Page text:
What It’s Like to be A Misogynist

When I was 16 I was a misogynist. Part of why I was a misogynist was that I had never actually been friends with women in real life. My knowledge of women stemmed not from real world experience but from how they were depicted in the books, films, television, and pornography that are produced in a patriarchal society. As a result I viewed women as sex objects and felt entitled to their bodies. I didn’t think about what they wanted but only what I wanted. I thought you could manipulate women into having sex with you as if they were some game to be played with, and not a valuable human being with feelings and desires of their own.

When I viewed and treated women this way I didn’t think I was sexist. In fact I thought I believed in gender equality and would complain about sexist men. It was only when I started to become genuine friends with women that I realised that they were fundamentally the same as me because we were both humans. They did not match up to the sexist caricatures of women I had absorbed from media my entire life. Instead they were fully formed people with as complicated and unique a mental life as mine whose personality and interests did not fit within patriarchal notions of womanhood. They were so much more than their bodies, yet before their bodies were all I had seen in them. To me they had just been objects of fantasy, desire and lust. Nice things to look at or touch, rather than complex people deserving of autonomy and respect.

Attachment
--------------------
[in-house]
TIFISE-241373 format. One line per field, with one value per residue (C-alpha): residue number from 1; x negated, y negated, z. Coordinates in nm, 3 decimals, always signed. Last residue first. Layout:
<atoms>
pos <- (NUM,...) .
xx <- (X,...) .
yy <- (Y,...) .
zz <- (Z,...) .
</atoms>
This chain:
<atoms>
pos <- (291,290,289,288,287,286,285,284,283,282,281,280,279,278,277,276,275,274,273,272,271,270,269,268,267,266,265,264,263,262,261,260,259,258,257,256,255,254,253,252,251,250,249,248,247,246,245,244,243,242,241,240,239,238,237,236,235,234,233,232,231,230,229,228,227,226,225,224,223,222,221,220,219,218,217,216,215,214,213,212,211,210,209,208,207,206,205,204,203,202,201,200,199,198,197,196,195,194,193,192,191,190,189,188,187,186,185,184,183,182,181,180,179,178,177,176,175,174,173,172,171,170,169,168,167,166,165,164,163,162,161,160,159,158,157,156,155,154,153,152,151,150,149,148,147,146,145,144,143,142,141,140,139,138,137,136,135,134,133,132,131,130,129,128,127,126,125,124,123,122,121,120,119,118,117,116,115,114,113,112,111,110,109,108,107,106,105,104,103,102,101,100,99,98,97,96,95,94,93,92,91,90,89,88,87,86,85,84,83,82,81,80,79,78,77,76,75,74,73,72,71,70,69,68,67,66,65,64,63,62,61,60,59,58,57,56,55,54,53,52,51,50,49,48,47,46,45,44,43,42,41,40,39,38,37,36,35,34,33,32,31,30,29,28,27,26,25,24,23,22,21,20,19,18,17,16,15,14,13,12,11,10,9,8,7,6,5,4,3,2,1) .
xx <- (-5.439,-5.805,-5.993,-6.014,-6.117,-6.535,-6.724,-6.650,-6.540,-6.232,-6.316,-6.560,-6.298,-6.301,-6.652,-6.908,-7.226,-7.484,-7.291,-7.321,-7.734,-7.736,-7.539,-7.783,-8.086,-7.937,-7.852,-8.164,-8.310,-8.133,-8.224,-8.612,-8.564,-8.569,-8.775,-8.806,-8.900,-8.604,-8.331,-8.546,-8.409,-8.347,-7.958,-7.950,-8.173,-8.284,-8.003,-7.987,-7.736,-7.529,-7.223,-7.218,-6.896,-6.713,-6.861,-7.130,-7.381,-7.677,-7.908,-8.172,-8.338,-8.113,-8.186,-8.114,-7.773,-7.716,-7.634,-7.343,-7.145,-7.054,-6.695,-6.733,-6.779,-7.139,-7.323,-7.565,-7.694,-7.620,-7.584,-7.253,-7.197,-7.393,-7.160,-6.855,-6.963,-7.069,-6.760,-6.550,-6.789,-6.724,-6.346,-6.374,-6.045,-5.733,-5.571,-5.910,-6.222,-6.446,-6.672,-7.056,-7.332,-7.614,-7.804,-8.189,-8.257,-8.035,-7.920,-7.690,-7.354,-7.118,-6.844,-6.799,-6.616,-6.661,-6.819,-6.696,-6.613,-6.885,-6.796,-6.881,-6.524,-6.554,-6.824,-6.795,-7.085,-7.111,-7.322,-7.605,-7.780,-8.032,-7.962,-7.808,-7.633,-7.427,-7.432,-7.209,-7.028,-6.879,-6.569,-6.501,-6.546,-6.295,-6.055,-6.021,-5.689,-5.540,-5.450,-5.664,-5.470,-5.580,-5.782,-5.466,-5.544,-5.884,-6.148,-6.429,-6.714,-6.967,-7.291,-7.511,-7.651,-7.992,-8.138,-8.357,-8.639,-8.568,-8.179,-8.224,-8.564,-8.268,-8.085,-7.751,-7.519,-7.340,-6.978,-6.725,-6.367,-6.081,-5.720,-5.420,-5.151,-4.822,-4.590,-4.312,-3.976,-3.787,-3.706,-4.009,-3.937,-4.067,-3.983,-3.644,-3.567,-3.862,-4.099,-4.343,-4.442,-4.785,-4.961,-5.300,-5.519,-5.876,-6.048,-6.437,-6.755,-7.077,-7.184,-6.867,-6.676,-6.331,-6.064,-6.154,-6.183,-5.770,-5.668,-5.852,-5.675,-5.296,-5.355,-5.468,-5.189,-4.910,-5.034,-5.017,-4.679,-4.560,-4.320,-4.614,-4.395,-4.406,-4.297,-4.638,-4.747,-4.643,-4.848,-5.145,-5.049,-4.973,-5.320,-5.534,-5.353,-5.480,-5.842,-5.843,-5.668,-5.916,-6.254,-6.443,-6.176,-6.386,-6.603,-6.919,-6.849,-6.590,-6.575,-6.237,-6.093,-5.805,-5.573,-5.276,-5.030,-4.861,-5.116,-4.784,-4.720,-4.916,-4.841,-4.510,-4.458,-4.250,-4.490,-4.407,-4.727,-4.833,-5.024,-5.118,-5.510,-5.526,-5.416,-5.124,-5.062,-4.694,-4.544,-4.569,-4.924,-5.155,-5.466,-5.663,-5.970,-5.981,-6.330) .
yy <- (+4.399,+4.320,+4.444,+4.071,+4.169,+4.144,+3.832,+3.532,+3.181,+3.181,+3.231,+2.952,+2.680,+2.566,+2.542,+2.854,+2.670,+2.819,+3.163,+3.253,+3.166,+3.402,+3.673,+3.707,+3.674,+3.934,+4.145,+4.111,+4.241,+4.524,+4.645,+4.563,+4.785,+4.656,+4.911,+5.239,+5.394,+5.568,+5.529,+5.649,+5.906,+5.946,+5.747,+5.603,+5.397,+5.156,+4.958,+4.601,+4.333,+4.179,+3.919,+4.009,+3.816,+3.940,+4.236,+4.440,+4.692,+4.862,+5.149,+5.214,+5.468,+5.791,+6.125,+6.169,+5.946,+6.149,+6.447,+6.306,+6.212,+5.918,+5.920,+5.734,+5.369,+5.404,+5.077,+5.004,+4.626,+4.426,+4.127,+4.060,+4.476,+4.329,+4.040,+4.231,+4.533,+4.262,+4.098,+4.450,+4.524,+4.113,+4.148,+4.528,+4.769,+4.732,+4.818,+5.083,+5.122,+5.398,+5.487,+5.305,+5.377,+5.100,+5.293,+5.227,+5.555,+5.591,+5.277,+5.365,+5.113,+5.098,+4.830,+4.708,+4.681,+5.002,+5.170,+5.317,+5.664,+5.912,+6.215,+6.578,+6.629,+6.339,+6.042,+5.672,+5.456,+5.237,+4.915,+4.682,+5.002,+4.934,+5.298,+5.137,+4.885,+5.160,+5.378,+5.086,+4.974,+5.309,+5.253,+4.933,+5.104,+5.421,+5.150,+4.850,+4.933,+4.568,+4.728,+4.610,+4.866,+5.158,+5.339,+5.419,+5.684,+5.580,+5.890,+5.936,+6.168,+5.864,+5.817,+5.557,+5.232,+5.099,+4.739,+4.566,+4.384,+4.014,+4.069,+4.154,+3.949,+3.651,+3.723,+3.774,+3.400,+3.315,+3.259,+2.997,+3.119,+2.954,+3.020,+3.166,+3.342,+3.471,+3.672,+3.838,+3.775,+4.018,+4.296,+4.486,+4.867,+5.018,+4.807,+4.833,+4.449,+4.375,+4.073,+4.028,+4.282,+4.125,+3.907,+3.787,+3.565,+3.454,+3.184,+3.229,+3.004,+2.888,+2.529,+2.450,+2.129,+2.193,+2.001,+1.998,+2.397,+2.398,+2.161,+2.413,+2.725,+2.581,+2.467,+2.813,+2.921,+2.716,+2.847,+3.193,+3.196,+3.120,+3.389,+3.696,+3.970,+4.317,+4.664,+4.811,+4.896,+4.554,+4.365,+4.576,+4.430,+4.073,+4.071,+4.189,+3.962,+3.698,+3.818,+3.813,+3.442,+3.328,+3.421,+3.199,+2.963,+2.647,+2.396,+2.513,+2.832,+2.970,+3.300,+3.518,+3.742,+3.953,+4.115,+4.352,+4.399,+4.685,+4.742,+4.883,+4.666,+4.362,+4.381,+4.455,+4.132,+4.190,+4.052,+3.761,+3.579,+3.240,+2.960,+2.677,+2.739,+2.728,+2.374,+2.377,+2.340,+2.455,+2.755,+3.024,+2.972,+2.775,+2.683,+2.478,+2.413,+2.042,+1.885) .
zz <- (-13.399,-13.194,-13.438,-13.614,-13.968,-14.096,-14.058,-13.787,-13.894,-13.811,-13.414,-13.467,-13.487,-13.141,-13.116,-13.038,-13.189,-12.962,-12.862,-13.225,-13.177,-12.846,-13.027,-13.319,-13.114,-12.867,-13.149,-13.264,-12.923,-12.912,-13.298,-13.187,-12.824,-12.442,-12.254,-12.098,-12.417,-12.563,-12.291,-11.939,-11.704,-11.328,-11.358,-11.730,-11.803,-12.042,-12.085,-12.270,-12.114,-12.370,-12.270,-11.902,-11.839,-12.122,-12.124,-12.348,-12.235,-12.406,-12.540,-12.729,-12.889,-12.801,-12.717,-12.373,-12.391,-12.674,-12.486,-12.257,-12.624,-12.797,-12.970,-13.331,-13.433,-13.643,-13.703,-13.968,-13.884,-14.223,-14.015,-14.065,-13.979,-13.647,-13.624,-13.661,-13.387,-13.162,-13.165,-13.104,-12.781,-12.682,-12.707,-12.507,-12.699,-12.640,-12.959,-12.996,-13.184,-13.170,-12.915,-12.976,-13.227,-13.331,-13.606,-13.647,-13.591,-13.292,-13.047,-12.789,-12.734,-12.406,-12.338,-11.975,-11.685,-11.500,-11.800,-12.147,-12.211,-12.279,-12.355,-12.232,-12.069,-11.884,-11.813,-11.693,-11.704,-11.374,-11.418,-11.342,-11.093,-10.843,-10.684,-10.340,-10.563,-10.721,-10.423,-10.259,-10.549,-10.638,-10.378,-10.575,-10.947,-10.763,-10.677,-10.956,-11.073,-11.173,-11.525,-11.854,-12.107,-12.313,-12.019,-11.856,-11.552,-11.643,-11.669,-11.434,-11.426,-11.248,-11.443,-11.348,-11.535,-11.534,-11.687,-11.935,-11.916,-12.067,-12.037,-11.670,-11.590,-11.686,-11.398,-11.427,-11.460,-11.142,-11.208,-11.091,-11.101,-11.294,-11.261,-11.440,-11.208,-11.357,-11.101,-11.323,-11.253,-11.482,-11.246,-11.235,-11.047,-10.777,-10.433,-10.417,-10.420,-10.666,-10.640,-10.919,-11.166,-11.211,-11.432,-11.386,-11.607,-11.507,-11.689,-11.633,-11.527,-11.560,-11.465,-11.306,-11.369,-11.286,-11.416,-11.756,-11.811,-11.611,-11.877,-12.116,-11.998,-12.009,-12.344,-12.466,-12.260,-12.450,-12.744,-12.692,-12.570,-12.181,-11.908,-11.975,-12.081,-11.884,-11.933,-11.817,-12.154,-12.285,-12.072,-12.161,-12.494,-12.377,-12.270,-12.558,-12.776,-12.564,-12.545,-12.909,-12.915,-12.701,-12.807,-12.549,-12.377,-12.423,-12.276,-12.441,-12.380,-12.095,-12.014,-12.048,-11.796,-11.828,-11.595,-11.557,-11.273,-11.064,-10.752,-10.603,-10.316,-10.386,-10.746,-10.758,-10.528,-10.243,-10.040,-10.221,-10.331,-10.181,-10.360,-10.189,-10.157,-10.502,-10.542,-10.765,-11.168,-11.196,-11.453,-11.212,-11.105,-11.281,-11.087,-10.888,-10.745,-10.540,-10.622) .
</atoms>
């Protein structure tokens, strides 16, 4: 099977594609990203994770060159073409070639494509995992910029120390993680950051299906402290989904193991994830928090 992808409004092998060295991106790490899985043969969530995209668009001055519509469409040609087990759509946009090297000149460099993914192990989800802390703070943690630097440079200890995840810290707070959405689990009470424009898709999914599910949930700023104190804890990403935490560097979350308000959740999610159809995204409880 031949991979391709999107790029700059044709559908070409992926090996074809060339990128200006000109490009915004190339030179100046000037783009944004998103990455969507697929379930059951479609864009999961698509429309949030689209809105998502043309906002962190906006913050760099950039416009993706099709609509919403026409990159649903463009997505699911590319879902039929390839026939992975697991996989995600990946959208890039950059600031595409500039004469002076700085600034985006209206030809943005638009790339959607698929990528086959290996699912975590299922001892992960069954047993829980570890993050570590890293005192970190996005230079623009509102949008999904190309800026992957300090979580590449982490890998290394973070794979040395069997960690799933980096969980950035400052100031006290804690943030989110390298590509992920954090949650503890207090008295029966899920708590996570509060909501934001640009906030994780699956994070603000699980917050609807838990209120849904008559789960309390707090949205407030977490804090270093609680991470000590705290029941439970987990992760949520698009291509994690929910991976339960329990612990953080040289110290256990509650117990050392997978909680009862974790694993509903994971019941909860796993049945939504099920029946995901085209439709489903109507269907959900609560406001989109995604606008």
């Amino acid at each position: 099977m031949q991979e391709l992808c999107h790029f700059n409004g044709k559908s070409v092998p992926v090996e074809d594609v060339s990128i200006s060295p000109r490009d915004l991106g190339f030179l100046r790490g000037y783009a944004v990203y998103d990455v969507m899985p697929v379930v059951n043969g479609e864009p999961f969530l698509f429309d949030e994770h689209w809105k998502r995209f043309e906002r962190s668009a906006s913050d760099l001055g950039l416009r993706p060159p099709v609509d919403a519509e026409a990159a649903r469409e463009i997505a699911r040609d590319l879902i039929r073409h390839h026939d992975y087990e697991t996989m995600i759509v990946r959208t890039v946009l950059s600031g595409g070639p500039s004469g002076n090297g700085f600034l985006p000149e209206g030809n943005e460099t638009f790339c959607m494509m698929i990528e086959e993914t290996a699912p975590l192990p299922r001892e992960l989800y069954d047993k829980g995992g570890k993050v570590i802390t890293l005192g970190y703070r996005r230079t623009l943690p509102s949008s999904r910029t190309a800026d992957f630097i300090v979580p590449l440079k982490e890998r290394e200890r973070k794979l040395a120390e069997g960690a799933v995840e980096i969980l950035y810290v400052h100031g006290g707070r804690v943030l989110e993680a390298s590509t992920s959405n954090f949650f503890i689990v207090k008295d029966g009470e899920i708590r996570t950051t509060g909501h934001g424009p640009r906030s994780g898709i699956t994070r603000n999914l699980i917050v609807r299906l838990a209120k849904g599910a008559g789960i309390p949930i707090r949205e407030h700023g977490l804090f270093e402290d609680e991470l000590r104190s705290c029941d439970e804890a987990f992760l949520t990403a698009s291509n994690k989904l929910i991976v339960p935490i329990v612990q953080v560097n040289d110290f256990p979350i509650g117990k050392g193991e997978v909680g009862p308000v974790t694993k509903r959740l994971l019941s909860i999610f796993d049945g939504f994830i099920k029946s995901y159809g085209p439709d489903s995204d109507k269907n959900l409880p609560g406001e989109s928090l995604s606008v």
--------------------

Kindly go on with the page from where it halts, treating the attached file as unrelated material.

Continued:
The point at which I started to view women as people was the moment when a gradually came to realise that before I had been a sexist who viewed women as sex objects. From this I learned that realising that you view women as sex objects requires you to know what it is like to view women as fully fledged people. If you have no frame of reference and have not viewed women in multiple ways then how you currently view women will just be how women are to you. You know of no other way of thinking about or relating to women. Because of this if you think of women as sex objects then you will be incapable of realising that you view women as sex objects because you cannot compare viewing women as sex objects with viewing women as people. It is only when you start to view women as people that you can realise that before you did not.

Given this we shouldn’t expect sexists to be persuaded by arguments that they view women as sex objects. They are very unlikely to see that they view women as sex objects until they have the experience of viewing women as people. Nor are they likely to even understand what objectification is because they do not know what it is like to not objectify women. This shouldn’t surprise us since a person’s capacity to understand and to know is heavily connected with what life experiences they have had. Just as it is easier to understand what sexism is if you have personally experienced sexism so too is it harder to see sexism if you are a sexist.


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